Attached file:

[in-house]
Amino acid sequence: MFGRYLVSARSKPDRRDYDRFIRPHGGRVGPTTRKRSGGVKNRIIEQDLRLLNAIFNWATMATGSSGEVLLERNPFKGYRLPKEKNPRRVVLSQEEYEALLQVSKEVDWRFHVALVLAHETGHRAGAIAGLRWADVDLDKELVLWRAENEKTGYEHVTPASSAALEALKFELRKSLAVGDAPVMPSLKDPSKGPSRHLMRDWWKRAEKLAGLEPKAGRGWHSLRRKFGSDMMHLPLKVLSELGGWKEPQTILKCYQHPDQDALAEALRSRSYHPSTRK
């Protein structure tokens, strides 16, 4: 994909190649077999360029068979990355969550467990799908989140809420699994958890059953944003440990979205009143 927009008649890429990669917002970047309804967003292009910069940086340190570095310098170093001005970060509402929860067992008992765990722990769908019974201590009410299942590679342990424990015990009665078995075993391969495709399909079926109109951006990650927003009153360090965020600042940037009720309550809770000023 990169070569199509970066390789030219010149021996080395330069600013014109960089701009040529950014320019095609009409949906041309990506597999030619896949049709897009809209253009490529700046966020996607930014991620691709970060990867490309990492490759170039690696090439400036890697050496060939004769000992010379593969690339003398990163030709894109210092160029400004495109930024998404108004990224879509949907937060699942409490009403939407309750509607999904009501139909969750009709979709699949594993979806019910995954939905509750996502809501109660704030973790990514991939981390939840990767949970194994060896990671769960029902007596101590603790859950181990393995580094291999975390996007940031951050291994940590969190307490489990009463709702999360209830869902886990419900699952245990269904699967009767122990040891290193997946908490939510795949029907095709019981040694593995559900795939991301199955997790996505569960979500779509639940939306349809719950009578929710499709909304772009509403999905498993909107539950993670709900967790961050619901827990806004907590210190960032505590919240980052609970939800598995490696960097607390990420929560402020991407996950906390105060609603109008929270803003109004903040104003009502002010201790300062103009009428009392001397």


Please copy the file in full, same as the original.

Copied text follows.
[in-house]
Amino acid sequence: MFGRYLVSARSKPDRRDYDRFIRPHGGRVGPTTRKRSGGVKNRIIEQDLRLLNAIFNWATMATGSSGEVLLERNPFKGYRLPKEKNPRRVVLSQEEYEALLQVSKEVDWRFHVALVLAHETGHRAGAIAGLRWADVDLDKELVLWRAENEKTGYEHVTPASSAALEALKFELRKSLAVGDAPVMPSLKDPSKGPSRHLMRDWWKRAEKLAGLEPKAGRGWHSLRRKFGSDMMHLPLKVLSELGGWKEPQTILKCYQHPDQDALAEALRSRSYHPSTRK
């Protein structure tokens, strides 16, 4: 994909190649077999360029068979990355969550467990799908989140809420699994958890059953944003440990979205009143 927009008649890429990669917002970047309804967003292009910069940086340190570095310098170093001005970060509402929860067992008992765990722990769908019974201590009410299942590679342990424990015990009665078995075993391969495709399909079926109109951006990650927003009153360090965020600042940037009720309550809770000023 990169070569199509970066390789030219010149021996080395330069600013014109960089701009040529950014320019095609009409949906041309990506597999030619896949049709897009809209253009490529700046966020996607930014991620691709970060990867490309990492490759170039690696090439400036890697050496060939004769000992010379593969690339003398990163030709894109210092160029400004495109930024998404108004990224879509949907937060699942409490009403939407309750509607999904009501139909969750009709979709699949594993979806019910995954939905509750996502809501109660704030973790990514991939981390939840990767949970194994060896990671769960029902007596101590603790859950181990393995580094291999975390996007940031951050291994940590969190307490489990009463709702999360209830869902886990419900699952245990269904699967009767122990040891290193997946908490939510795949029907095709019981040694593995559900795939991301199955997790996505569960979500779509639940939306349809719950009578929710499709909304772009509403999905498993909107539950993670709900967790961050619901827990806004907590210190960032505590919240980052609970939800598995490696960097607390990420929560402020991407996950906390105060609603109008929270803003109004903040104003009502002010201790300062103009009428009392001397």